As a top-rated preschool in Langley and Vancouver, one of the factors that distinguish Pebbles & Piaget is our thematically diverse curriculum. Our lessons help little ones to grow physically, cognitively, and emotionally. One of the most important lessons is modelling emotional intelligence and supporting its development in our students.
Emotional intelligence is essential because it’s linked to emotional regulation—finding healthy ways to explain and cope with emotional distress. Up to about ten, children primarily cope by using strategies to block out disturbing stimuli. For example, they may cover their ears during a thunderstorm. Emotional intelligence encompasses awareness, understanding, and the ability to express and manage emotions. While preschool might seem a bit young, it’s still an excellent time to begin laying the foundation for emotional intelligence by helping little ones to learn about feelings, what causes them, and how they change.
Emotional intelligence lays the bedrock for future success. Studies have found that children with higher emotional intelligence are more focused and engaged with their lessons. Further, they cultivate more positive relationships and become more empathetic at school and home.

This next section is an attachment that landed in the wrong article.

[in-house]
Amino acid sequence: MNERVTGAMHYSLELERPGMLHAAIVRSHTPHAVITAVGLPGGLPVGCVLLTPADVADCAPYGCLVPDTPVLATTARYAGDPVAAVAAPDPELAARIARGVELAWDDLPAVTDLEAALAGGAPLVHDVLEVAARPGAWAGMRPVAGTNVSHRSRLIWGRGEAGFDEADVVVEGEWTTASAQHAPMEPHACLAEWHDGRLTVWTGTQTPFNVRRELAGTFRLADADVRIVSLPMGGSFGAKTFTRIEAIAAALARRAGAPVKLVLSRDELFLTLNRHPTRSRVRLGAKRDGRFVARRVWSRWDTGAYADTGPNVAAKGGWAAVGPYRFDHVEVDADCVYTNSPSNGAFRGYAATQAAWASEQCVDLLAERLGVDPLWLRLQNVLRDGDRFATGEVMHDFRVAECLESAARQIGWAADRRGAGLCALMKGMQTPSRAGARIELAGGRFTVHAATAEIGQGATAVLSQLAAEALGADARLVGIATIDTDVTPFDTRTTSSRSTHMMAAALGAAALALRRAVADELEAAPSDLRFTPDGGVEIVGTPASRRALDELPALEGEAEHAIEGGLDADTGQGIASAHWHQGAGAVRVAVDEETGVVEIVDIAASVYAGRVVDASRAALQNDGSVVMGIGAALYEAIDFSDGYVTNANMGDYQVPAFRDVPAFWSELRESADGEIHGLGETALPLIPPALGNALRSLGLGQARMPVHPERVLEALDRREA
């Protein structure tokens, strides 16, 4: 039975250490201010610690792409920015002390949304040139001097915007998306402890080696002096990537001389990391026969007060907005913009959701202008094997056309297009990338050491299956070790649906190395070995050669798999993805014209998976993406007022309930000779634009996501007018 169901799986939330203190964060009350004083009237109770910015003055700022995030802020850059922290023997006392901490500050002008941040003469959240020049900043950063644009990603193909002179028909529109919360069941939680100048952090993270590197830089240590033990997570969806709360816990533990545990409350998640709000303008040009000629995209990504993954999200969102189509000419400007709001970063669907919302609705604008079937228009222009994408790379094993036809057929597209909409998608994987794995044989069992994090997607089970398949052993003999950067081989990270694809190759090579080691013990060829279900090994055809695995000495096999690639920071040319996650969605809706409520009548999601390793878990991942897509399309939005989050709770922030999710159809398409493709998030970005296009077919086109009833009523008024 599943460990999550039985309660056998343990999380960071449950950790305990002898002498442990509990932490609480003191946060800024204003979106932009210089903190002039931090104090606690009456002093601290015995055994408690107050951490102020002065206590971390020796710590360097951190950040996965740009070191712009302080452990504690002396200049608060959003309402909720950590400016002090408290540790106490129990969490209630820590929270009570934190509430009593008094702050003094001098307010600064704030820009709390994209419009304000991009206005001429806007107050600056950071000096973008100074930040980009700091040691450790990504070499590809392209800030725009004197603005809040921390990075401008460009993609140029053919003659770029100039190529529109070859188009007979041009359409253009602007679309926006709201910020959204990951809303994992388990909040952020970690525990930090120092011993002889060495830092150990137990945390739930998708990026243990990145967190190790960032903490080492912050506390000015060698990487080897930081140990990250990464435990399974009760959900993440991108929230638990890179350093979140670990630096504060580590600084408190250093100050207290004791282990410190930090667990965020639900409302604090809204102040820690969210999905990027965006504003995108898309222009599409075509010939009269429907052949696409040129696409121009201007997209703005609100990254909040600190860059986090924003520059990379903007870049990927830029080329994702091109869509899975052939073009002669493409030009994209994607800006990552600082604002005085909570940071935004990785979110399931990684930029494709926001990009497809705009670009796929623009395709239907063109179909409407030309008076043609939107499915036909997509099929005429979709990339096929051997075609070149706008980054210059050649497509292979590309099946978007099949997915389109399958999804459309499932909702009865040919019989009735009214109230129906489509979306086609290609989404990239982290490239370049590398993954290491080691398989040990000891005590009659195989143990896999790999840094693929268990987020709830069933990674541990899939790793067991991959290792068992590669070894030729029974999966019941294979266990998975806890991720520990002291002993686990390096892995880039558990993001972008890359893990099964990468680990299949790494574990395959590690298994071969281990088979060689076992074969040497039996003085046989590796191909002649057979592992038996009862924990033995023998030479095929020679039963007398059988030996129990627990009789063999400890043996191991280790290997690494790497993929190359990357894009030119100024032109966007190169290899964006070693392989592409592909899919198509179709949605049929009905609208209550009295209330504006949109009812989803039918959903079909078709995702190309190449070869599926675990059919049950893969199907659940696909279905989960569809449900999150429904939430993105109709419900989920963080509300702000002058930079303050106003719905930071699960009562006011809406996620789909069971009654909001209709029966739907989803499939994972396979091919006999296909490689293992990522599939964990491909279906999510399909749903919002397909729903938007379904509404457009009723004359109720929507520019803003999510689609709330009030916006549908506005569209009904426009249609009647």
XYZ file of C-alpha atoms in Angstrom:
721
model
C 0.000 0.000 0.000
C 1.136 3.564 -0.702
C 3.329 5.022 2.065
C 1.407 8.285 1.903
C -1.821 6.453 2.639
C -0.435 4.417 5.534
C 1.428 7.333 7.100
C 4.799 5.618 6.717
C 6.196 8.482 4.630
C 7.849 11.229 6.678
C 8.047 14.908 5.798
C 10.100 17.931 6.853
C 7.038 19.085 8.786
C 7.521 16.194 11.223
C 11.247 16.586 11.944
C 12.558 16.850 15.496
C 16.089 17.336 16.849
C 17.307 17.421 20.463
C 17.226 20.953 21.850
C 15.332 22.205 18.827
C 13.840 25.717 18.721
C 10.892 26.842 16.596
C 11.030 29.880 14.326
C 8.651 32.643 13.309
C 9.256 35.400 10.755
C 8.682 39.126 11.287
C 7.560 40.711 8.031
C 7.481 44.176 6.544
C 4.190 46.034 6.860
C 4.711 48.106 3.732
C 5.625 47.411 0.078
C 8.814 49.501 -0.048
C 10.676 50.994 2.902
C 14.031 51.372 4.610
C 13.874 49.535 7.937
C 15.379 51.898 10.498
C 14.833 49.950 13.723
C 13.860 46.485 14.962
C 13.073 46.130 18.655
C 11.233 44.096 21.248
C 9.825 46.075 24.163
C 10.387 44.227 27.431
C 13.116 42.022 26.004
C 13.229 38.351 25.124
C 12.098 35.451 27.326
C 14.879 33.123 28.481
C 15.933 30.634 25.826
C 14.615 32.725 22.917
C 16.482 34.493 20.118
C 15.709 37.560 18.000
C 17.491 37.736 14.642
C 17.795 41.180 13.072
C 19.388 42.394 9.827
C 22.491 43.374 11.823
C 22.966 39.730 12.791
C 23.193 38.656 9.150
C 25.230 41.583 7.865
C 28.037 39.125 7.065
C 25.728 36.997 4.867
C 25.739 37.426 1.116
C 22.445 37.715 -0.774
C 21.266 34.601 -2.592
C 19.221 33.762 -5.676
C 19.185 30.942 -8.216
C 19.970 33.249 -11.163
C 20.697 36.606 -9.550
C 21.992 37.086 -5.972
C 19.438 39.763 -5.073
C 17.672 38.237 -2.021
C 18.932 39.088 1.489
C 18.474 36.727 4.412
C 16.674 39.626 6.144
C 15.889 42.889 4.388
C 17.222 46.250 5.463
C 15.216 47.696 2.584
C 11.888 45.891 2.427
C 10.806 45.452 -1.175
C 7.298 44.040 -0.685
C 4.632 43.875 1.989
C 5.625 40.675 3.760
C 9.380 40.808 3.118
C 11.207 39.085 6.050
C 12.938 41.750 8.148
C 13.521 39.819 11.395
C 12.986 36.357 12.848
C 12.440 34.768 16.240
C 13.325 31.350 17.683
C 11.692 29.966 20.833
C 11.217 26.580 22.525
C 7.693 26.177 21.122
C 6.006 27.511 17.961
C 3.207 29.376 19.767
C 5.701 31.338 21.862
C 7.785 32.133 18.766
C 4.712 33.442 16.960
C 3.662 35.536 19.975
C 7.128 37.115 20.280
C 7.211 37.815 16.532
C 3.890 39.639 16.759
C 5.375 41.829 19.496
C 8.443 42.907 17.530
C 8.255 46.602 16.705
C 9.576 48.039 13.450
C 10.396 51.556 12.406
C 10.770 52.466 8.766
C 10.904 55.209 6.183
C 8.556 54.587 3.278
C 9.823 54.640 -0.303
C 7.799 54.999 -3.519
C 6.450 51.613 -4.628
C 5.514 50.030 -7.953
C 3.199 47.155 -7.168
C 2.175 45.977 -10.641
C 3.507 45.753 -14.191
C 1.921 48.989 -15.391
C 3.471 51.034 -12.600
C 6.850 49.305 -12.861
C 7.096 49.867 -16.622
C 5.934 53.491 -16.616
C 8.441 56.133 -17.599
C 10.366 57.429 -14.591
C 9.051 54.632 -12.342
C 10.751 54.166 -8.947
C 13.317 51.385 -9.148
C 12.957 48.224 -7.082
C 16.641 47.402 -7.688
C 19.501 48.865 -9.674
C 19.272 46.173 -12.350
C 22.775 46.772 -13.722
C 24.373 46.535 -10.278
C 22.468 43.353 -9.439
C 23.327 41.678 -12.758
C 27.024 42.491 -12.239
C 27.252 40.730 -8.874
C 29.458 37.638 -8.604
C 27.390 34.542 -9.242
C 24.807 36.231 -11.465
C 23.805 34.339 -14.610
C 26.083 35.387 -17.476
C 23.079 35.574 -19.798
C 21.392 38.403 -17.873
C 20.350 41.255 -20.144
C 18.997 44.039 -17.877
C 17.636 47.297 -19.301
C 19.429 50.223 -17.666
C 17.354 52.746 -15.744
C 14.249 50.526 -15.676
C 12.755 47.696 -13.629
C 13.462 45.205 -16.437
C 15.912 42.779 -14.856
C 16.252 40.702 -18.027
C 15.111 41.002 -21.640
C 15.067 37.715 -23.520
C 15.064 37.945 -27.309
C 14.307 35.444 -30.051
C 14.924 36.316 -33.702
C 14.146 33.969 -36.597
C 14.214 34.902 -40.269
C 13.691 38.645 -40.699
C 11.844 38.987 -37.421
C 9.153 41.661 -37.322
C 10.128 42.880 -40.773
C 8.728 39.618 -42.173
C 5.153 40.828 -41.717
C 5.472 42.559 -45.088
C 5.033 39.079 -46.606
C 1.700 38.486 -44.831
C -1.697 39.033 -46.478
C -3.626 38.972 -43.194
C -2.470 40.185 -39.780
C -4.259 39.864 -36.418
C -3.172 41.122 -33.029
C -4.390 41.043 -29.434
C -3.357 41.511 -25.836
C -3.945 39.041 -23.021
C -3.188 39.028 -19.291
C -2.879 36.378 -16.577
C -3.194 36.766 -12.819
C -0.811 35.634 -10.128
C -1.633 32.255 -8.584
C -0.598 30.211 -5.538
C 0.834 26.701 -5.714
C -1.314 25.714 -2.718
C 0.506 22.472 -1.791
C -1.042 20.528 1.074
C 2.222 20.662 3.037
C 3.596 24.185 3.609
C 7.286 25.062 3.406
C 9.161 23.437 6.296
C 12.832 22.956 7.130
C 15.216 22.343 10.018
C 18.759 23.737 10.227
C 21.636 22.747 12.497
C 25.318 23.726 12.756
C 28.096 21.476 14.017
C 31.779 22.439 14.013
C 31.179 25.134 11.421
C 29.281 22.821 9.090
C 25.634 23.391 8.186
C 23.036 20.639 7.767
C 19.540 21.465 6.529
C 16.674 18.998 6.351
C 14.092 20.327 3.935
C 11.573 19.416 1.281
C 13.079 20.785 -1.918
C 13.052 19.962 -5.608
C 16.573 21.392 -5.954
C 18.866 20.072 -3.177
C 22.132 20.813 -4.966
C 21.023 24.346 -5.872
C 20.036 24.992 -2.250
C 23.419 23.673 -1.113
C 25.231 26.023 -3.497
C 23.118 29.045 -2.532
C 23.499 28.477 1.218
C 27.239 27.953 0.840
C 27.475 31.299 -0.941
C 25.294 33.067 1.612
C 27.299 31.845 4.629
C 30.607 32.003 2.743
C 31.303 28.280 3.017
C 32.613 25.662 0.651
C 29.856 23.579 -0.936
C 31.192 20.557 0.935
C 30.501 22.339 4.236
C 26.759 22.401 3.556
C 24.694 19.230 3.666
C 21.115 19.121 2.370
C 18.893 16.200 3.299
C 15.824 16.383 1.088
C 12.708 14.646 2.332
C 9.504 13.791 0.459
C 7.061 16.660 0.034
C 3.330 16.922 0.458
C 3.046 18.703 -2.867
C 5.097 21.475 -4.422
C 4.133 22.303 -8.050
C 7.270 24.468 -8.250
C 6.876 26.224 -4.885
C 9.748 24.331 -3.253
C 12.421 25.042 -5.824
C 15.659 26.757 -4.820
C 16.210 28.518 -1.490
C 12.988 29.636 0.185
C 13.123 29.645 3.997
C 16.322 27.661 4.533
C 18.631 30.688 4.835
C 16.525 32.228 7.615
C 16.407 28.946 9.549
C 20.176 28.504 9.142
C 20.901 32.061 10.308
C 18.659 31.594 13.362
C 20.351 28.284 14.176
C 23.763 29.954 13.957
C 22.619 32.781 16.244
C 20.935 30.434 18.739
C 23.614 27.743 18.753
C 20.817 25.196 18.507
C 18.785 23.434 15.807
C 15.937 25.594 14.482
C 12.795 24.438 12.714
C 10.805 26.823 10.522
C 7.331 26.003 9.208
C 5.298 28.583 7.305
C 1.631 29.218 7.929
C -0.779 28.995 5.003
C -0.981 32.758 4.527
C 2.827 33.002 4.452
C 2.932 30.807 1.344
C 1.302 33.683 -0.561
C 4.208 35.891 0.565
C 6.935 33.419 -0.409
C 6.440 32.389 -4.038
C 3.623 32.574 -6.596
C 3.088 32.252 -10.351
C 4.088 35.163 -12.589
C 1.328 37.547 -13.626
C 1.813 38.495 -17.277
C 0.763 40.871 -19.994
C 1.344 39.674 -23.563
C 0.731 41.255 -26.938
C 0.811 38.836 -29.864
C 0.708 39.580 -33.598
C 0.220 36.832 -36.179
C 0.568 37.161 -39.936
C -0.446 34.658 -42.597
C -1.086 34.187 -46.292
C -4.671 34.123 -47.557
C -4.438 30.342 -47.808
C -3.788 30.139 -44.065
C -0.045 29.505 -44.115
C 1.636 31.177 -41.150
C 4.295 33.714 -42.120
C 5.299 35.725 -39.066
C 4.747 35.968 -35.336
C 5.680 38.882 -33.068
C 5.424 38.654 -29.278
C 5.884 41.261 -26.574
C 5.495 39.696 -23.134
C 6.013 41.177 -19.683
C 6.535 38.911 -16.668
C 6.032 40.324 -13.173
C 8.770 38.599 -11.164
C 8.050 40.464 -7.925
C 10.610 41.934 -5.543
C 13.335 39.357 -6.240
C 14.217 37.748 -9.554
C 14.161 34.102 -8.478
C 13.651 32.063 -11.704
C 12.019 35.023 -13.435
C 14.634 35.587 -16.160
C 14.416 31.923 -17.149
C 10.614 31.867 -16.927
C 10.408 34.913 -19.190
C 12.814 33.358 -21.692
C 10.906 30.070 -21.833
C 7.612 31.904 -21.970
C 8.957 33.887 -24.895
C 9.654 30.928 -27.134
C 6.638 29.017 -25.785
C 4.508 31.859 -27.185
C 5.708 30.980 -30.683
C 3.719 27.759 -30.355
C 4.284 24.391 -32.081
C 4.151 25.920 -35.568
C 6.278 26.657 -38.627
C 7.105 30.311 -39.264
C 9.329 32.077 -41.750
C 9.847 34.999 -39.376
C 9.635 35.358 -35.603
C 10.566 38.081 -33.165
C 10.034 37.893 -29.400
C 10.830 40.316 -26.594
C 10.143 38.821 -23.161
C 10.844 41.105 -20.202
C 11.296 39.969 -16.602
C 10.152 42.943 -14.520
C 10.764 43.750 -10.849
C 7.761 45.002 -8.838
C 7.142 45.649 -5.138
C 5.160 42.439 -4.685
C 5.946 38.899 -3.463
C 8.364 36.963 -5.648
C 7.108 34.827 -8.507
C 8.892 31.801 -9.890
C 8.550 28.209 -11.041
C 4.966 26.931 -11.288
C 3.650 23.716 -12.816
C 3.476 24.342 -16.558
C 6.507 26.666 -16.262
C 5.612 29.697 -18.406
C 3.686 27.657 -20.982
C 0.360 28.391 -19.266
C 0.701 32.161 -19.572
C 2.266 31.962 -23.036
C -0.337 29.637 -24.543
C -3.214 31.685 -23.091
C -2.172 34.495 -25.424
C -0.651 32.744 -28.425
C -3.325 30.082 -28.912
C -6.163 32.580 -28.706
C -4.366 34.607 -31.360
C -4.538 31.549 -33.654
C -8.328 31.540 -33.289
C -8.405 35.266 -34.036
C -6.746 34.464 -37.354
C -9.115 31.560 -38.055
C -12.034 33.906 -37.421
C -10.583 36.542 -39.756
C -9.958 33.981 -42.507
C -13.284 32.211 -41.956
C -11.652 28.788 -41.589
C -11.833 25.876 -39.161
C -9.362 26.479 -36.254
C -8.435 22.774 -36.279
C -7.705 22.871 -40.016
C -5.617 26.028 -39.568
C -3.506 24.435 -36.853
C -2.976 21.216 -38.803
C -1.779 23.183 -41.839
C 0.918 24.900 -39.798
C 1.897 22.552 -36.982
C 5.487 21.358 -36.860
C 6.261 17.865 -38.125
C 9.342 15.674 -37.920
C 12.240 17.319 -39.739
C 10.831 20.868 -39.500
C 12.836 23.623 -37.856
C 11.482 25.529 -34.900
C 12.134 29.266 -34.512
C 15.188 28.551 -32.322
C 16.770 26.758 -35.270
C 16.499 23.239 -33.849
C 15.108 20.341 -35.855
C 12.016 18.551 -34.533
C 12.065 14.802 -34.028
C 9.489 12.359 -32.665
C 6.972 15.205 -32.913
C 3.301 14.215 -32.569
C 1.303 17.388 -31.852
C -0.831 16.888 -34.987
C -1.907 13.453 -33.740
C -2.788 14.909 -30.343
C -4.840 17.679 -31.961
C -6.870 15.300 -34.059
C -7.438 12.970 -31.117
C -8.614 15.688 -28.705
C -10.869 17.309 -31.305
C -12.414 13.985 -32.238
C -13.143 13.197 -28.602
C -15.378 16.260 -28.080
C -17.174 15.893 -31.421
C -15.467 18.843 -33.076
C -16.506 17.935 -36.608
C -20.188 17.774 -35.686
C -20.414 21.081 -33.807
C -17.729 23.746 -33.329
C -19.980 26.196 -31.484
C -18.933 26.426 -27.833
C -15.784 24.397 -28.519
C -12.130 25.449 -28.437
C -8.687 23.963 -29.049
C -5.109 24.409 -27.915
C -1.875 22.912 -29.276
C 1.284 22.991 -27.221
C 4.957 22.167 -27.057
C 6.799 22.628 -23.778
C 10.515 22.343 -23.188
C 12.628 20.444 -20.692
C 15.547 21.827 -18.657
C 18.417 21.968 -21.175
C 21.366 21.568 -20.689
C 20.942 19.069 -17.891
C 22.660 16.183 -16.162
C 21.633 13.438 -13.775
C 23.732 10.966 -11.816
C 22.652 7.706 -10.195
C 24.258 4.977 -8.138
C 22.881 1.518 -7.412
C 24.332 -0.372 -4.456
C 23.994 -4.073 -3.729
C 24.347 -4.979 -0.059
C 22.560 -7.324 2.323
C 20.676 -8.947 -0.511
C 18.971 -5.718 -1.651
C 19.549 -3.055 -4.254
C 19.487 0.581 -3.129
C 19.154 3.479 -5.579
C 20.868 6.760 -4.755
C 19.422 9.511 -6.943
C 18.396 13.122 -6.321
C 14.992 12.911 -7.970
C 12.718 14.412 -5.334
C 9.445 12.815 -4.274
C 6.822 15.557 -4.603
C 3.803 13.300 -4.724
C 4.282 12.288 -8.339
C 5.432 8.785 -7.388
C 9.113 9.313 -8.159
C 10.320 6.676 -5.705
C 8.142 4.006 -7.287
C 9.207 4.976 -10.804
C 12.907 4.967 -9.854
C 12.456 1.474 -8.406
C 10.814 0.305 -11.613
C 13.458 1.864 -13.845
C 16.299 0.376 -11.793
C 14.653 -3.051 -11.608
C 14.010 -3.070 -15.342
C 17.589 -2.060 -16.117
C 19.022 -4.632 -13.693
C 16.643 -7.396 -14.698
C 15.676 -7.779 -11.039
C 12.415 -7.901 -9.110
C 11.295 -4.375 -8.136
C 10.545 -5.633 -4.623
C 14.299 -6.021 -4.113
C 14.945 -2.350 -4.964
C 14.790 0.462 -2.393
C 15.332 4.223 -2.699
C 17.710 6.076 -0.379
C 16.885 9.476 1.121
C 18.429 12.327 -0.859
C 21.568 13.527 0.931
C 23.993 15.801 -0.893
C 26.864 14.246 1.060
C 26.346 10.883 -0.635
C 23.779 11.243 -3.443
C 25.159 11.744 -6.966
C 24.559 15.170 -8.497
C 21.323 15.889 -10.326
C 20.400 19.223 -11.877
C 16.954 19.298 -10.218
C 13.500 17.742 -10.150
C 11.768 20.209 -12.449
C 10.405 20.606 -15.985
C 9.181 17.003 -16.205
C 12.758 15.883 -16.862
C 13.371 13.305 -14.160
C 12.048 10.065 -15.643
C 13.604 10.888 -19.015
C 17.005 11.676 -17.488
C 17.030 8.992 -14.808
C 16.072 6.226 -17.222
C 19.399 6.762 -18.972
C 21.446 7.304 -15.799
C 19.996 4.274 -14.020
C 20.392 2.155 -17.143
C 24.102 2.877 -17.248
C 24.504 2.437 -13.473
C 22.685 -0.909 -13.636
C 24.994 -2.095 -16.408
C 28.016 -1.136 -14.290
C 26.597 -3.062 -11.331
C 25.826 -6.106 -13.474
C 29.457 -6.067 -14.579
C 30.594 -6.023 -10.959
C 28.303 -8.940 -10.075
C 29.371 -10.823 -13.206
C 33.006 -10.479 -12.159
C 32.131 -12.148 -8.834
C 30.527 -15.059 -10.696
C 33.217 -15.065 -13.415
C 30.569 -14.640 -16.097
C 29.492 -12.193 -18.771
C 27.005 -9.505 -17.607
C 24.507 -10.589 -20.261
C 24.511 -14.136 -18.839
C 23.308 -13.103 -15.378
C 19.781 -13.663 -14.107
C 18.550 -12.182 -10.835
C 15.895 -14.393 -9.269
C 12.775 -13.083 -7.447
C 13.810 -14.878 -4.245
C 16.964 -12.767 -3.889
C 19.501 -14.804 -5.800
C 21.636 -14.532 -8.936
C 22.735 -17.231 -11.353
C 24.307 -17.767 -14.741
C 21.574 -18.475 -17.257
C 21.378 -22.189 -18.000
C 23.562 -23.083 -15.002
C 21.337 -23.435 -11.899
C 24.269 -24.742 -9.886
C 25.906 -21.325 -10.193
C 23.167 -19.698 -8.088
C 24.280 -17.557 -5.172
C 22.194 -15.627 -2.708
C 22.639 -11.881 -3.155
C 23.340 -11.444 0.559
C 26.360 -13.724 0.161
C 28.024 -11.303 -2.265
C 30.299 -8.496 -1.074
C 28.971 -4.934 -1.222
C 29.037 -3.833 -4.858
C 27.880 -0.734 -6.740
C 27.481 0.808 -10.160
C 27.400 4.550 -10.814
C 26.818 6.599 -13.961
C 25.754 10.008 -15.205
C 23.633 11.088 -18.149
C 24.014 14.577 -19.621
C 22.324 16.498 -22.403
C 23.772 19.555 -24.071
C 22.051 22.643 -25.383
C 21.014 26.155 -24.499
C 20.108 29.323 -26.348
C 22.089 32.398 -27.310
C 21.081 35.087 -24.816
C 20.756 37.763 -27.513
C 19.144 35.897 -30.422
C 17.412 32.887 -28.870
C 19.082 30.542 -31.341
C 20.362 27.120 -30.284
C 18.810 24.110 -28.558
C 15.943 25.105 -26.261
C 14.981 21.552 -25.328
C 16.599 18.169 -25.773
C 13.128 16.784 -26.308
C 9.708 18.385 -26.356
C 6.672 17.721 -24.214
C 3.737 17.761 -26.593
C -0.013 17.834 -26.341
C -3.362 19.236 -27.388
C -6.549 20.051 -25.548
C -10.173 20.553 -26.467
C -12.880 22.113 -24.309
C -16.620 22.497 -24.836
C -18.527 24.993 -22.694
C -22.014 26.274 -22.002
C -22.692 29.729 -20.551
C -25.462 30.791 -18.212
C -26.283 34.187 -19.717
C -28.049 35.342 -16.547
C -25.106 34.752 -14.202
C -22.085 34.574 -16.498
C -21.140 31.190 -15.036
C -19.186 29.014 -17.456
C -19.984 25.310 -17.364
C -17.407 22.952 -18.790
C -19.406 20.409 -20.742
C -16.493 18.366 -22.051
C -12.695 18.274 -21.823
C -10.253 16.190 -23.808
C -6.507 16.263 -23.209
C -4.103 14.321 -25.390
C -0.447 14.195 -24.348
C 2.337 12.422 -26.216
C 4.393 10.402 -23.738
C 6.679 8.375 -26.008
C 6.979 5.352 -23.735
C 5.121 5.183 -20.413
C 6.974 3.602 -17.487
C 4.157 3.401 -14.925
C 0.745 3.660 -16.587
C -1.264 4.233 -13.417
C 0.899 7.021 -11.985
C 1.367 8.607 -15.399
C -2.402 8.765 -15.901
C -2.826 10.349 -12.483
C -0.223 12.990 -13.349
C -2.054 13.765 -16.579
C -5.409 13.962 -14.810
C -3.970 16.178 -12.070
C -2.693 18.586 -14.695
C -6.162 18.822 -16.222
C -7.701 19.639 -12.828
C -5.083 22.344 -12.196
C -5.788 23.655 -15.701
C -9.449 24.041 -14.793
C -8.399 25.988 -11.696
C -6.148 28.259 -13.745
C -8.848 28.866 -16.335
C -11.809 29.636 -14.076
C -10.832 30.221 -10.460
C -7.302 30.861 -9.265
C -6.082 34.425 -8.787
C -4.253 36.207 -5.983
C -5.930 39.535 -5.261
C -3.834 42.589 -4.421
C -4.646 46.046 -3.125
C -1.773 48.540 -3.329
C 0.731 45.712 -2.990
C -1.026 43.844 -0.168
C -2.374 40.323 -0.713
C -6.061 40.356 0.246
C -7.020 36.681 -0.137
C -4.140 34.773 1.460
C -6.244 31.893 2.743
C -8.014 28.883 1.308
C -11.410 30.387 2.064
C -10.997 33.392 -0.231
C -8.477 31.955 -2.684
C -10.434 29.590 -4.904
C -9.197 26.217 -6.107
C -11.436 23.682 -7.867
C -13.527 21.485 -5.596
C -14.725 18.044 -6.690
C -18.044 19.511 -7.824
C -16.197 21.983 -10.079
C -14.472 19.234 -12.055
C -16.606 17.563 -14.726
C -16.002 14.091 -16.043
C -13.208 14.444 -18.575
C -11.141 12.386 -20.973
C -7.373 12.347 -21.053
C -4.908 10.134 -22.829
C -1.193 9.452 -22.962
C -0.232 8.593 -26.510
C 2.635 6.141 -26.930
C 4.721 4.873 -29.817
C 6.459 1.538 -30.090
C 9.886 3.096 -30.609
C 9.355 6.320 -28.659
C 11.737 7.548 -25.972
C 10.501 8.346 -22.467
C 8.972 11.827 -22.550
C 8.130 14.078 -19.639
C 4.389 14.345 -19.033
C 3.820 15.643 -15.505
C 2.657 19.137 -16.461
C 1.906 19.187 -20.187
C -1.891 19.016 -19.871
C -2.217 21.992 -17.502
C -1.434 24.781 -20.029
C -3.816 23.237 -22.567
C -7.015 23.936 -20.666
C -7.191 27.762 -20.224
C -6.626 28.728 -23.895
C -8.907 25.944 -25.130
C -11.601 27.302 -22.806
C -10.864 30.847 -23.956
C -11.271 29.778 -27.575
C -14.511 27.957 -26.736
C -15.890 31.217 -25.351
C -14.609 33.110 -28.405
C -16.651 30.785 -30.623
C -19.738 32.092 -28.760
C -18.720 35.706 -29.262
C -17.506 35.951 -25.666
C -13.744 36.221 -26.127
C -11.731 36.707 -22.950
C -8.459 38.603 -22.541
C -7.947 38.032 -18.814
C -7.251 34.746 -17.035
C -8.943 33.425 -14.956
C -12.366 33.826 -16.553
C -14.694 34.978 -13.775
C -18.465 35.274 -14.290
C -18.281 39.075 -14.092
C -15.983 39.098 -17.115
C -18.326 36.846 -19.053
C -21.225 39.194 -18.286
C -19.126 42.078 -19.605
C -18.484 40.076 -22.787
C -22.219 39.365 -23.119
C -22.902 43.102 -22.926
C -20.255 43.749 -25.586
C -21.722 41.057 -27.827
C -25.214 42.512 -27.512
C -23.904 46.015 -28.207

Broadly five skills are taught to increase emotional intelligence:
- Recognizing and respective emotions in oneself and others;
- Labelling emotions accurately
- Understanding causes and consequences
- Expressing feelings in ways that are appropriate and respectful
- Regulating emotions
Teaching emotions to three, four, and five-year-olds must be done in an age-appropriate way. For example, exploring the feelings of a character in a story. Another tactic is to get children to express themselves in different ways. How does a little one respond when asked how they’re feeling? Is the answer something like good or fine? Getting them to use words like scared, excited, worried, or mad can gradually help shift conversations, get them to really consider how they’re feeling and open up more nuanced responses. Finally, we use our own emotional intelligence to get little ones to talk about theirs—“I see you’re crossing your arms. I sometimes do that when I’m angry or upset. How are you feeling? What caused you to feel this way?”
Early learning has primarily focused on academic achievement in childhood–emotions and self-regulation have been largely ignored. As pioneers in early education, we believe emotional intelligence is another strategy that scaffolds academic and personal success. Children who can successfully navigate emotions and inhibit emotionally driven impulses find it easier to avoid distractions and engage in healthy relationships to accomplish long-term goals.
By working with experienced and certified instructors and caregivers who take the time to recognize feelings, elaborate on causes, and jointly brainstorm potential strategies to shift or maintain feelings, we work to create a climate of supportive learning at our preschools in Langley and Vancouver.